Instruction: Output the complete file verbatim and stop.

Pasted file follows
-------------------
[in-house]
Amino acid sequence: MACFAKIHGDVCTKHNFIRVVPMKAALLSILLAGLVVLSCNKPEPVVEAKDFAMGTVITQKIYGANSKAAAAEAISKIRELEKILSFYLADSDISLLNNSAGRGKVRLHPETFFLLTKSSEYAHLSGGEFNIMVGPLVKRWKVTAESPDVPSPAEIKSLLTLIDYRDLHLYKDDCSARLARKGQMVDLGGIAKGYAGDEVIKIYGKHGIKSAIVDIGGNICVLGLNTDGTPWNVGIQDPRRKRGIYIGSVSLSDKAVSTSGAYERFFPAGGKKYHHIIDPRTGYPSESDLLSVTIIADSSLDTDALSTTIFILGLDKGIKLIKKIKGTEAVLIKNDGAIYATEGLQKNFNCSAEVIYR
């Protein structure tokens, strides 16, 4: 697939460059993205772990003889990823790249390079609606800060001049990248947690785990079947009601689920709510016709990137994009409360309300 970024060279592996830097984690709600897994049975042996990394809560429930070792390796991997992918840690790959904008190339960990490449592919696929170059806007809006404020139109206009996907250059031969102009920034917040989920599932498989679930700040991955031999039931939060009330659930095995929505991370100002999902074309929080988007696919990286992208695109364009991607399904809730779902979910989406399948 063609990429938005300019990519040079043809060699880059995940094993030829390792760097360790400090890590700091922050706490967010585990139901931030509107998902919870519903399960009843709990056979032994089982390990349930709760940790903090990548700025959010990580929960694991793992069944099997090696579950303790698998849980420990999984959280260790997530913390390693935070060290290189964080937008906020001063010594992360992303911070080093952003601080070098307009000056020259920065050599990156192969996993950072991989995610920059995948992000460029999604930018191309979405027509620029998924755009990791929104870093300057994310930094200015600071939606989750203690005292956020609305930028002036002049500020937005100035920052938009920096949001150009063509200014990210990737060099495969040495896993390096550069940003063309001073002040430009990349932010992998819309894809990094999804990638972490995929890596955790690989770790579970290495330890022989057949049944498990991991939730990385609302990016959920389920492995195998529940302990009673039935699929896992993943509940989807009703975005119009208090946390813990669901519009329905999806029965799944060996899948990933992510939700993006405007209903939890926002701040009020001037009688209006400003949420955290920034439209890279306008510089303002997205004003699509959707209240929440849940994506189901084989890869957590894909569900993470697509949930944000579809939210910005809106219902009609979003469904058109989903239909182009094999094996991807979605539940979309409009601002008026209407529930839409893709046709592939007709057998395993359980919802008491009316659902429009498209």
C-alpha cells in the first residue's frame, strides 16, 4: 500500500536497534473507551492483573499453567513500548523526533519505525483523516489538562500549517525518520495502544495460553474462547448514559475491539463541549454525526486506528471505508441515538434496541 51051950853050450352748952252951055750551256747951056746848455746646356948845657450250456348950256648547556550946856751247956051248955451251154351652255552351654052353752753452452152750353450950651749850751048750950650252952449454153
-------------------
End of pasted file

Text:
[in-house]
Amino acid sequence: MACFAKIHGDVCTKHNFIRVVPMKAALLSILLAGLVVLSCNKPEPVVEAKDFAMGTVITQKIYGANSKAAAAEAISKIRELEKILSFYLADSDISLLNNSAGRGKVRLHPETFFLLTKSSEYAHLSGGEFNIMVGPLVKRWKVTAESPDVPSPAEIKSLLTLIDYRDLHLYKDDCSARLARKGQMVDLGGIAKGYAGDEVIKIYGKHGIKSAIVDIGGNICVLGLNTDGTPWNVGIQDPRRKRGIYIGSVSLSDKAVSTSGAYERFFPAGGKKYHHIIDPRTGYPSESDLLSVTIIADSSLDTDALSTTIFILGLDKGIKLIKKIKGTEAVLIKNDGAIYATEGLQKNFNCSAEVIYR
């Protein structure tokens, strides 16, 4: 697939460059993205772990003889990823790249390079609606800060001049990248947690785990079947009601689920709510016709990137994009409360309300 970024060279592996830097984690709600897994049975042996990394809560429930070792390796991997992918840690790959904008190339960990490449592919696929170059806007809006404020139109206009996907250059031969102009920034917040989920599932498989679930700040991955031999039931939060009330659930095995929505991370100002999902074309929080988007696919990286992208695109364009991607399904809730779902979910989406399948 063609990429938005300019990519040079043809060699880059995940094993030829390792760097360790400090890590700091922050706490967010585990139901931030509107998902919870519903399960009843709990056979032994089982390990349930709760940790903090990548700025959010990580929960694991793992069944099997090696579950303790698998849980420990999984959280260790997530913390390693935070060290290189964080937008906020001063010594992360992303911070080093952003601080070098307009000056020259920065050599990156192969996993950072991989995610920059995948992000460029999604930018191309979405027509620029998924755009990791929104870093300057994310930094200015600071939606989750203690005292956020609305930028002036002049500020937005100035920052938009920096949001150009063509200014990210990737060099495969040495896993390096550069940003063309001073002040430009990349932010992998819309894809990094999804990638972490995929890596955790690989770790579970290495330890022989057949049944498990991991939730990385609302990016959920389920492995195998529940302990009673039935699929896992993943509940989807009703975005119009208090946390813990669901519009329905999806029965799944060996899948990933992510939700993006405007209903939890926002701040009020001037009688209006400003949420955290920034439209890279306008510089303002997205004003699509959707209240929440849940994506189901084989890869957590894909569900993470697509949930944000579809939210910005809106219902009609979003469904058109989903239909182009094999094996991807979605539940979309409009601002008026209407529930839409893709046709592939007709057998395993359980919802008491009316659902429009498209």
C-alpha cells in the first residue's frame, strides 16, 4: 500500500536497534473507551492483573499453567513500548523526533519505525483523516489538562500549517525518520495502544495460553474462547448514559475491539463541549454525526486506528471505508441515538434496541 51051950853050450352748952252951055750551256747951056746848455746646356948845657450250456348950256648547556550946856751247956051248955451251154351652255552351654052353752753452452152750353450950651749850751048750950650252952449454153